ColumnistsConsumer's Corner

When Are You Too Old to Drive?

Families often wonder whether it is safe for an older adult to keep driving.

There are more than 40 million licensed drivers in the US older than 65 and more than two million of them are here in New York state. And many — probably most — are safe. They have years of experience handling various road and traffic conditions.

Older drivers are more likely to obey the rules of the road and to wear seatbelts.

As people age, many factors can affect driving ability.

Bone and joint problems — Older people often develop arthritis, stiff joints and stiff muscles. This impairs the ability to turn to look behind, to control the steering wheel or brake quickly.

Vision problems — Eye diseases such as cataracts, glaucoma, macular degeneration and diabetic retinopathy become more prevalent with age. Poor vision interferes with the ability to detect people, animals and objects. It makes it harder to see in the dark. Cataracts can lead to glare from oncoming headlights.

Hearing loss — Age-related hearing loss affects the ability to detect horns, sirens or noises coming from the car itself. Perhaps you’ve been behind a driver who leaves the turn signal on because they can’t hear the blinking noise.

Medications — Many medications lead to drowsiness or decrease alertness. Even some over-the-counter drugs such as diphenhydramine (Benadryl) cause drowsiness.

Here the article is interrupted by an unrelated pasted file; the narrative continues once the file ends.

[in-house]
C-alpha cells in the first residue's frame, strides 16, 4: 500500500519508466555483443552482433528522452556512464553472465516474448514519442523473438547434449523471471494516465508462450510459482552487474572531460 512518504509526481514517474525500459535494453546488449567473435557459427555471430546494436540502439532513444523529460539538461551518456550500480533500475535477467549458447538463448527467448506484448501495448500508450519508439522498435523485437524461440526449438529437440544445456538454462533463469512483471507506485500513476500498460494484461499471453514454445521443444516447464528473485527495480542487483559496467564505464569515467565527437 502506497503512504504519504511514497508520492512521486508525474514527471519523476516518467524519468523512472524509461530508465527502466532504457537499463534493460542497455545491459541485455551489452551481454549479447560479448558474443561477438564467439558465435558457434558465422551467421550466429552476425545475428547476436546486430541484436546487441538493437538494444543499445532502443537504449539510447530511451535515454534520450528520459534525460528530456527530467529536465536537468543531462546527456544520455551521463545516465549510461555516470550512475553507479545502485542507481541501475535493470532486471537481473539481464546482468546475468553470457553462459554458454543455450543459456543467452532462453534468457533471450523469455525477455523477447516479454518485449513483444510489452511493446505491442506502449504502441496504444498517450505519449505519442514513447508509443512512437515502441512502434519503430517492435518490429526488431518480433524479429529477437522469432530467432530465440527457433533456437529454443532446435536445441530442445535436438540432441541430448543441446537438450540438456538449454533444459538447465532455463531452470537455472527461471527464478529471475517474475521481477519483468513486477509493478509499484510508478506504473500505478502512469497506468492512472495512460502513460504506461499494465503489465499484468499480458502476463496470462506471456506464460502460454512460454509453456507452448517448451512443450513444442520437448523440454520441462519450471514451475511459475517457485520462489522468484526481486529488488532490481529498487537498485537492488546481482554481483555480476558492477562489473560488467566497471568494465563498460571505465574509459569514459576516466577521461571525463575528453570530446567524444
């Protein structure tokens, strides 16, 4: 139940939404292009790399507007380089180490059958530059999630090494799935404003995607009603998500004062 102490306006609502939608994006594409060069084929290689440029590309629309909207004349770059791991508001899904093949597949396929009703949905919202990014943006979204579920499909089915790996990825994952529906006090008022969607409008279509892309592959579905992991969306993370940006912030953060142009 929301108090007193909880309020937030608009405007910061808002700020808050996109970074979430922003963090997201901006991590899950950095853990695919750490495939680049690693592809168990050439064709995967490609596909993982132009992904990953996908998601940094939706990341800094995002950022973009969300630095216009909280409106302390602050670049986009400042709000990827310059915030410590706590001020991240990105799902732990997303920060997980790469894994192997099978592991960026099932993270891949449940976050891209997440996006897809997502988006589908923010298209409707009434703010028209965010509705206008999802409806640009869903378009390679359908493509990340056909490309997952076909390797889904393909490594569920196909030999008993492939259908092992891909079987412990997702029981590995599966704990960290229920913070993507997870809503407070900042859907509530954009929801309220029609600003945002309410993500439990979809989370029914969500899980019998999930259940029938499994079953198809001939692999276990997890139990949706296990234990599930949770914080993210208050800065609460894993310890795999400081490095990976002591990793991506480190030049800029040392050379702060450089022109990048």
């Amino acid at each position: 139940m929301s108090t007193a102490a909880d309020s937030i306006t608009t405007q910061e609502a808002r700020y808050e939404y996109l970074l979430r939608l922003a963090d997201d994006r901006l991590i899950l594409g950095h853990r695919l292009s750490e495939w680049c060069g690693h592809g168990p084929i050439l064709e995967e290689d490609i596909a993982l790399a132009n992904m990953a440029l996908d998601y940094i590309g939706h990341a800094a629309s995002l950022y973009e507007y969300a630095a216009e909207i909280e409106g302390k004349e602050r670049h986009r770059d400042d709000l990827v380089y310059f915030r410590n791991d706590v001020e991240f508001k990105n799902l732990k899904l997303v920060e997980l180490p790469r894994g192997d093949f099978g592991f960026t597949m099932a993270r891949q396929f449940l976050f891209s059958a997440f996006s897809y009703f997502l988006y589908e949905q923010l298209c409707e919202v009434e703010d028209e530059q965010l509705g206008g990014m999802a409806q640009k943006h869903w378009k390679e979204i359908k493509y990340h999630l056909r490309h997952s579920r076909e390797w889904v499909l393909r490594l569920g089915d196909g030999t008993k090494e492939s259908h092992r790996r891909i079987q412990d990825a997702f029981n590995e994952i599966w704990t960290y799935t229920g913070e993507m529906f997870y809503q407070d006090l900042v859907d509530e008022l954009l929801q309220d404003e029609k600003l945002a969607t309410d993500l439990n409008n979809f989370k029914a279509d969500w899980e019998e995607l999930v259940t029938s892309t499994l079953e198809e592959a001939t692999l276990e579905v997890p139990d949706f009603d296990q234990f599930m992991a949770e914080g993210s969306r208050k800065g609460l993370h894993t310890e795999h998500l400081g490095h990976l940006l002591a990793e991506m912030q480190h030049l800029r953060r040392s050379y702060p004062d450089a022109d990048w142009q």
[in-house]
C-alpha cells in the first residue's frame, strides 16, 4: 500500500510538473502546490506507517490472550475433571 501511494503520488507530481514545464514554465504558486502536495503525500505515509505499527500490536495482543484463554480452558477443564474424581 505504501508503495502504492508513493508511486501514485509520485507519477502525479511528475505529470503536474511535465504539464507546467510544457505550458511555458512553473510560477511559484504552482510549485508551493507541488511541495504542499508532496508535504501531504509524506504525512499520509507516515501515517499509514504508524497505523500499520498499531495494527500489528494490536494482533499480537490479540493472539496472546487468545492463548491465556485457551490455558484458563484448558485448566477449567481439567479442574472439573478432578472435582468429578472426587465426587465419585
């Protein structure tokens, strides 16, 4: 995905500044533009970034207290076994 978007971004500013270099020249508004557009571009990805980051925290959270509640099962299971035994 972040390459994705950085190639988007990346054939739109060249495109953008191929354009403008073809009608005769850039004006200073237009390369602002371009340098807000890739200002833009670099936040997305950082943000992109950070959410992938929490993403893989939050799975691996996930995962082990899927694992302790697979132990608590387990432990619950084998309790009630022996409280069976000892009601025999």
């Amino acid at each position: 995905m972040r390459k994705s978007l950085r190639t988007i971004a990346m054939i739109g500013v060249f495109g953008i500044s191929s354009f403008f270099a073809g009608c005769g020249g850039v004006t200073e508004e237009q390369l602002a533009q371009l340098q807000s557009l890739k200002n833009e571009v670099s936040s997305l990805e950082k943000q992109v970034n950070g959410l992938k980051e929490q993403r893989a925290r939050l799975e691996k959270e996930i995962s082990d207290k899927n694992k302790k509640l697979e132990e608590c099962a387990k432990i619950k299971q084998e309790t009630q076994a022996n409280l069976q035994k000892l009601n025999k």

Slower reaction time

Medical conditions — Dementia, Parkinson’s disease or neurological deficits from a stroke are a few of the diseases that impact driving ability.

There are ways to help compensate for some of these problems. Be sure to wear glasses with an up-to-date prescription. And clean the lenses. If you wear hearing aids, use them while driving. Stay physically active to maintain strength and flexibility. Be sure your car is in good running condition. Avoid driving in the dark if you have trouble seeing at night and avoid times near sunset or sunrise to avoid glare. (Of course, in Central New York that only applies if there is actual sunny weather!). Don’t drive if you are feeling sick, stressed or tired. Plan your timing to avoid heavy traffic when possible. Stay home in bad weather. Wear seatbelts. Avoid distractions such as eating or using a cell phone. Scrape and clean your windshield and windows.

What are some signs that an older driver might no longer be safe on the road?

– Multiple accidents, dents and scrapes.

– Two or more traffic tickets within two years.

– Increases on car insurance premiums due to driving issues.

– Complaints by neighbors and others about unsafe driving.

– Recommendations from a doctor to quit driving or modify driving habits.

We live in a very car-centric society and it is not easy to give up the independence that comes from being able to drive where you want to go when you want to go.

Unless you live someplace with great public transportation or within walking distance of everything, it means depending on others to get around, to shop, to run errands. Before broaching the subject with a family member that is no longer a safe driver, be prepared. Find out what resources in the community could help with transportation. Avoid confrontation. Stick to the issue of driving ability, not age. Focus on safety. It might be necessary to approach the topic gradually over time to gain buy-in. But for your loved one and for your community, don’t ignore risky drivers.